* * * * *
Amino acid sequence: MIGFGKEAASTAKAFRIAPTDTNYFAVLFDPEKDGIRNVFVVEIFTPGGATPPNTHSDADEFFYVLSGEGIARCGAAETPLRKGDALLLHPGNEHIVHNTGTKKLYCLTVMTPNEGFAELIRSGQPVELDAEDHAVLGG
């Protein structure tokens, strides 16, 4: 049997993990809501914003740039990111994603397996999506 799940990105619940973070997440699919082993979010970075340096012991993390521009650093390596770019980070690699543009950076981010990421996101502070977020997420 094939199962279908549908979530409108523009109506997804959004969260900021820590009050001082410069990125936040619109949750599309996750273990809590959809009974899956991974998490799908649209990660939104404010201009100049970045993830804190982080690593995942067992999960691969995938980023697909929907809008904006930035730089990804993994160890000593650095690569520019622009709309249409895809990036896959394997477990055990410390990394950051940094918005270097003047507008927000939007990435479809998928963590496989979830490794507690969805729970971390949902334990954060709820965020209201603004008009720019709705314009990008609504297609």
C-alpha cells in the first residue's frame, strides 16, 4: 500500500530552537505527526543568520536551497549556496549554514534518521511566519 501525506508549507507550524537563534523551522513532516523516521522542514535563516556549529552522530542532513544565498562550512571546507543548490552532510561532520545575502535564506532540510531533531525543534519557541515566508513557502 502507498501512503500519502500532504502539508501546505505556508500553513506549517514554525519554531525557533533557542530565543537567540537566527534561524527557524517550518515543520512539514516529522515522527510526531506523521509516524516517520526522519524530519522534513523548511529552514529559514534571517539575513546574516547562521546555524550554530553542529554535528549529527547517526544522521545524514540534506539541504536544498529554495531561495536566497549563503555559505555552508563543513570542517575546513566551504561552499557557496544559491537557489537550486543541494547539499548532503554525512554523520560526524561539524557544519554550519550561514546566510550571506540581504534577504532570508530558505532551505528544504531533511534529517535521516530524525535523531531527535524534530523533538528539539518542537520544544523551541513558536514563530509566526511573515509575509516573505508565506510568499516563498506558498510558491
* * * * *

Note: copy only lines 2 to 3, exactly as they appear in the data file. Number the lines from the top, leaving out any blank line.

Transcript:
């Protein structure tokens, strides 16, 4: 049997993990809501914003740039990111994603397996999506 799940990105619940973070997440699919082993979010970075340096012991993390521009650093390596770019980070690699543009950076981010990421996101502070977020997420 094939199962279908549908979530409108523009109506997804959004969260900021820590009050001082410069990125936040619109949750599309996750273990809590959809009974899956991974998490799908649209990660939104404010201009100049970045993830804190982080690593995942067992999960691969995938980023697909929907809008904006930035730089990804993994160890000593650095690569520019622009709309249409895809990036896959394997477990055990410390990394950051940094918005270097003047507008927000939007990435479809998928963590496989979830490794507690969805729970971390949902334990954060709820965020209201603004008009720019709705314009990008609504297609």
C-alpha cells in the first residue's frame, strides 16, 4: 500500500530552537505527526543568520536551497549556496549554514534518521511566519 501525506508549507507550524537563534523551522513532516523516521522542514535563516556549529552522530542532513544565498562550512571546507543548490552532510561532520545575502535564506532540510531533531525543534519557541515566508513557502 502507498501512503500519502500532504502539508501546505505556508500553513506549517514554525519554531525557533533557542530565543537567540537566527534561524527557524517550518515543520512539514516529522515522527510526531506523521509516524516517520526522519524530519522534513523548511529552514529559514534571517539575513546574516547562521546555524550554530553542529554535528549529527547517526544522521545524514540534506539541504536544498529554495531561495536566497549563503555559505555552508563543513570542517575546513566551504561552499557557496544559491537557489537550486543541494547539499548532503554525512554523520560526524561539524557544519554550519550561514546566510550571506540581504534577504532570508530558505532551505528544504531533511534529517535521516530524525535523531531527535524534530523533538528539539518542537520544544523551541513558536514563530509566526511573515509575509516573505508565506510568499516563498506558498510558491